Walking past the Memphis Music Hall of Fame and rounding the block from Second Street onto Beale Street, every step brings you closer to the cacophony of soulful sound emerging from one of our country’s most iconic, historic streets. With restaurants, bars, clubs, theaters, shops, and museums sandwiched together and live music abundant, each business adds a unique contribution to Beale Street’s soundscape.
From the live band in B.B. King’s playing Hound Dog, to a guitarist singing a parody of Beyoncé’s Single Ladies (“all the pretty ladies”) at Club Handy’s open mic while people pass by, Beale Street is a sonic hub that celebrates music and, in doing so, its rich cultural history. Beale Street, however, has not always been this vibrant.
Cities across the United States struggled in the 1960s and 1970s, with white flight and racial tension in urban areas, alongside the lure of cheaper land outside the city, which drove people away. In its heyday, Beale Street hosted a wide array of musicians—including B.B. King and Muddy Waters—in its performance venues, cultivating the signature “Memphis blues” sound.
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In the 1960s, the street continued to set the scene for important sociocultural events. City sanitation workers marched on Beale Street during the 1968 Memphis Sanitation Workers’ Strike, which brought Martin Luther King Jr. to Memphis. In the wake of his assassination just a few blocks away, it was never certain that Beale Street would be restored.
A New York Times article described Beale Street’s condition in the early 1970s as “a collection of tumbledown warehouses and abandoned storefronts.” In 1973, the Beale Street Development Corporation was formed to redevelop the street and bring people back. In the years that followed, Beale Street underwent a revitalization effort to preserve its cultural history.
Walking the first half of the street on a Saturday night in 2023, it is difficult to imagine Beale Street as the ghost town it was in the 1970s. The second half of Beale, however, tells another side of the story. Continue walking toward Fourth Street and you’ll find the historic buildings, theaters, and museums—perhaps the most direct links to Memphis’ Black history. But they are mostly empty and strikingly quiet.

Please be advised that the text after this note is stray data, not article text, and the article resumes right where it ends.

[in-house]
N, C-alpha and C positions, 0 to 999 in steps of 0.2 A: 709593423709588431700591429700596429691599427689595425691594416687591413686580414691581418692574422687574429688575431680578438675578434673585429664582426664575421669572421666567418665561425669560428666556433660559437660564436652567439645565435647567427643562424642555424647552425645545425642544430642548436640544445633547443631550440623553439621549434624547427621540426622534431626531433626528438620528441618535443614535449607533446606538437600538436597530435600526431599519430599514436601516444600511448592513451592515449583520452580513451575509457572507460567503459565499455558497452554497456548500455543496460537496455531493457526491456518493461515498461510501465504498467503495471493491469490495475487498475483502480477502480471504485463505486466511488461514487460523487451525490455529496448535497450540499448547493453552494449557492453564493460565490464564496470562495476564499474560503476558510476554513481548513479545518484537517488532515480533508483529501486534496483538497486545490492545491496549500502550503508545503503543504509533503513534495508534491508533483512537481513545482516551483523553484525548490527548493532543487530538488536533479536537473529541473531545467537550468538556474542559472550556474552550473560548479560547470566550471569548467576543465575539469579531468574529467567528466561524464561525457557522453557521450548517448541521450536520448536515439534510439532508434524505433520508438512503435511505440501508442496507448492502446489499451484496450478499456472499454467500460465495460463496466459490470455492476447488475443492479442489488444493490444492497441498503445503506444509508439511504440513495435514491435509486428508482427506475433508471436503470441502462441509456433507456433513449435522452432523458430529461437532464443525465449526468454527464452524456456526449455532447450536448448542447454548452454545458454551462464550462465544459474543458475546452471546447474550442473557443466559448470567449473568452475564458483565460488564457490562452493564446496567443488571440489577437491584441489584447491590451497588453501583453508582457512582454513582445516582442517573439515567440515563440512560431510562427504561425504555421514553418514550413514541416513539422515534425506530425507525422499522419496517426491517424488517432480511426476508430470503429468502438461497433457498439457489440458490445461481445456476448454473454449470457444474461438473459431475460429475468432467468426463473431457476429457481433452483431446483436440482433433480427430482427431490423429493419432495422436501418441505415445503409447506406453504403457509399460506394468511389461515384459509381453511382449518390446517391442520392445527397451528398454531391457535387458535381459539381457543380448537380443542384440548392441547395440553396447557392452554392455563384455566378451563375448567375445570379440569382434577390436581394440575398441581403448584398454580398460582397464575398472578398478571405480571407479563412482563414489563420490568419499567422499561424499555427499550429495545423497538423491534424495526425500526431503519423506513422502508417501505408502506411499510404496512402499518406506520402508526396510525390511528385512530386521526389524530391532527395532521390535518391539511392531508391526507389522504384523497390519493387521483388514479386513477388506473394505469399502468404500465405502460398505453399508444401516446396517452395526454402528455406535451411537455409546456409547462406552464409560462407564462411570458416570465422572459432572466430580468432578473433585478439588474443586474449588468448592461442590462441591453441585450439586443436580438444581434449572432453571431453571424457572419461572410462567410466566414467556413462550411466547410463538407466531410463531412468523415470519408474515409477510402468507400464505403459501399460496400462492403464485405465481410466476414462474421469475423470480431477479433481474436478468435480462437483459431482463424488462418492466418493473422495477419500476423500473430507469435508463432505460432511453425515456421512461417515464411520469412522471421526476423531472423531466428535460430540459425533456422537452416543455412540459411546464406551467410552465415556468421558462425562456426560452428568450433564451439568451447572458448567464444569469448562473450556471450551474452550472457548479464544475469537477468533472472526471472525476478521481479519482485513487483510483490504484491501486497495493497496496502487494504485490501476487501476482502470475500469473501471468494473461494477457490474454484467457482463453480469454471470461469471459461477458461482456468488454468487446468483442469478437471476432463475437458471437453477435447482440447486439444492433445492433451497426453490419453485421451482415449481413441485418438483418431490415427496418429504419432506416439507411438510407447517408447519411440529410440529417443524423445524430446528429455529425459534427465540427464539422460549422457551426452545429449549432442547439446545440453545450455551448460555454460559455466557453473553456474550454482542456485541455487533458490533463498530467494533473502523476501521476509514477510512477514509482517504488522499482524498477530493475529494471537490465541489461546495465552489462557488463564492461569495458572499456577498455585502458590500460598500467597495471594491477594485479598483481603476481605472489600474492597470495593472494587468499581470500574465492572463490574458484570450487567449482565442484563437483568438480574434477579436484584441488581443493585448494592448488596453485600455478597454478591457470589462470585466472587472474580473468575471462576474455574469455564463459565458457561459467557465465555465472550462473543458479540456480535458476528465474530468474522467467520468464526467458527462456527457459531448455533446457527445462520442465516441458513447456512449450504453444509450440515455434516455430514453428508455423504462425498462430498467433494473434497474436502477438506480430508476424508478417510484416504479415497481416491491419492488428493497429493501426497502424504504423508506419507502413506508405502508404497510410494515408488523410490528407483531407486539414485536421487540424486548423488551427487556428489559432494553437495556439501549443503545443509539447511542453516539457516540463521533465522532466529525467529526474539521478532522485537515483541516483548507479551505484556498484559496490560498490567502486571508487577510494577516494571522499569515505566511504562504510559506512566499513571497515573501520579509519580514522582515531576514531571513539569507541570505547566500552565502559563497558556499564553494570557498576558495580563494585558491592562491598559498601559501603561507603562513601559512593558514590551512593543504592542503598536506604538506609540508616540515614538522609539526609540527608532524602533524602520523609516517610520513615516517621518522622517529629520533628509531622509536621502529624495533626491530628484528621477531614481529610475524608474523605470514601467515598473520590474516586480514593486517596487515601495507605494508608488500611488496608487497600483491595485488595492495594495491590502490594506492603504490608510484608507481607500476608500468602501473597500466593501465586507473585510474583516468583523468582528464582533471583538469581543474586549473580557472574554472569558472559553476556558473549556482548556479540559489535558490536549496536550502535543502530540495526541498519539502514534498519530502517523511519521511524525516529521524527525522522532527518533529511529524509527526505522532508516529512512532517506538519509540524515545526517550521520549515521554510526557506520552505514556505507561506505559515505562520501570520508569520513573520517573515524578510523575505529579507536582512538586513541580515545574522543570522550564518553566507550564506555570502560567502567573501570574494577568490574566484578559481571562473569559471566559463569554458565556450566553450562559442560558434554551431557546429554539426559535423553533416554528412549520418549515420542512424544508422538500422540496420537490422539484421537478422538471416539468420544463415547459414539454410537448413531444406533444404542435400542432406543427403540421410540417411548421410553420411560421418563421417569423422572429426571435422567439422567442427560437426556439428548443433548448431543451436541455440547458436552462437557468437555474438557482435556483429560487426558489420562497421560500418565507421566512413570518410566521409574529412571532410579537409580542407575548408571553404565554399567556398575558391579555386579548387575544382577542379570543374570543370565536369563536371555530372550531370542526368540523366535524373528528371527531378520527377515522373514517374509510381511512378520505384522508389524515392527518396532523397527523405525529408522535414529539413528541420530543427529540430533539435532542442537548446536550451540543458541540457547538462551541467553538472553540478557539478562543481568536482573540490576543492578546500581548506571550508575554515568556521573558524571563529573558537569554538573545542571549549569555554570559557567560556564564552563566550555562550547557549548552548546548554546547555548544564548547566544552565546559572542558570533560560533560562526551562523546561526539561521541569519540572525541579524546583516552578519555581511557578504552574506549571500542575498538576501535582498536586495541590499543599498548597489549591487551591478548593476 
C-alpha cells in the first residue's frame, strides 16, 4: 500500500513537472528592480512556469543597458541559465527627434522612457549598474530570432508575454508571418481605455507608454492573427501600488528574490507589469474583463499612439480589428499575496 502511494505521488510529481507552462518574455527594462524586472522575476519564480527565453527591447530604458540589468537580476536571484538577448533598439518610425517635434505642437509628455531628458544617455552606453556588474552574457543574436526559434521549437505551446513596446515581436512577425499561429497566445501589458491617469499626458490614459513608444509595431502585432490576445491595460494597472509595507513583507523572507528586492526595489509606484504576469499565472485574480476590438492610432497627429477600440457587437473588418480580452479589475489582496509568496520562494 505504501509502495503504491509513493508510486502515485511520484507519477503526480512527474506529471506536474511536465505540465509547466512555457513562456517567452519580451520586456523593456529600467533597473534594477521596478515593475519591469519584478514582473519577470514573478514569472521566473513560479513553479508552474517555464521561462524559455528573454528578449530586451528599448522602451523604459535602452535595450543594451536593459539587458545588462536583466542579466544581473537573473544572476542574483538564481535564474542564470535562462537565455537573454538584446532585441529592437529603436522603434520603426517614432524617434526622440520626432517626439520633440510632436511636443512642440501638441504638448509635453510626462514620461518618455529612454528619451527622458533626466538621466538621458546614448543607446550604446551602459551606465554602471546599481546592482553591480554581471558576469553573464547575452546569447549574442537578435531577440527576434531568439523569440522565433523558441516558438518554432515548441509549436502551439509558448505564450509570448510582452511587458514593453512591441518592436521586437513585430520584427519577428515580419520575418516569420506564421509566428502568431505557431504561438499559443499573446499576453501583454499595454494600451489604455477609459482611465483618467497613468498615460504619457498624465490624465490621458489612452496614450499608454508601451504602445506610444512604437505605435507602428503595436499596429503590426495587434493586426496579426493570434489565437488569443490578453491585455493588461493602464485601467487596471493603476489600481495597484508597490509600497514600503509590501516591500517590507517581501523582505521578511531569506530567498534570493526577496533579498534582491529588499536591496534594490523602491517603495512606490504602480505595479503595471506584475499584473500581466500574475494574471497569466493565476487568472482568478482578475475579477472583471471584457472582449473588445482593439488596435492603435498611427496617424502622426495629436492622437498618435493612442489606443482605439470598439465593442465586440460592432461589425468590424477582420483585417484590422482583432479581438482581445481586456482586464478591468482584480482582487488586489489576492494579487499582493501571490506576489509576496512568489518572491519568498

Across the United States, communities are having mixed success in efforts to restore historic theaters and districts, illuminating the challenges of reviving city neighborhoods that have suffered from decades of structural racism. Beale Street is one example of a city that has seen economic success in its restoration, with the exception of its historic district.
The historic Daisy and the New Daisy Theatre, with the latter boasting, “Welcome to Beale Street,” on its marquee, are both vacant. On the corner of Fourth Street and Beale, tucked behind a gate and enveloped by overgrown bushes and trees, is the W.C. Handy Museum. The house was once the home of W.C. Handy, one of Memphis’ most popular Black musicians, who wrote the blues/jazz standard “Beale Street Blues.” His home has been preserved as a museum that is advertised as being open to the public most days of the week, but the door is locked, driving potential visitors away.
On the opposite side of the street from the New Daisy is the Withers Collection Museum & Gallery, which showcases the breathtaking photography of Ernest Withers, a prominent Memphis-based photographer of the civil rights movement, who traveled with Martin Luther King Jr. and covered everything from Emmett Till’s funeral to local soul music performances at Club Paradise.
Joe Calhoun, operations manager of the Withers Collection Museum & Gallery, explained that the operator of the W.C. Handy Museum works multiple jobs and only opens the museum with advanced requests.
Beale Street prides itself on its Black music history, but it is simultaneously a marketing strategy. The neglected historic district suggests that, while the music continues to play every night on Beale Street, even one of the most successfully revitalized Black cultural hubs in the United States could still be doing more to actively magnify its Black history.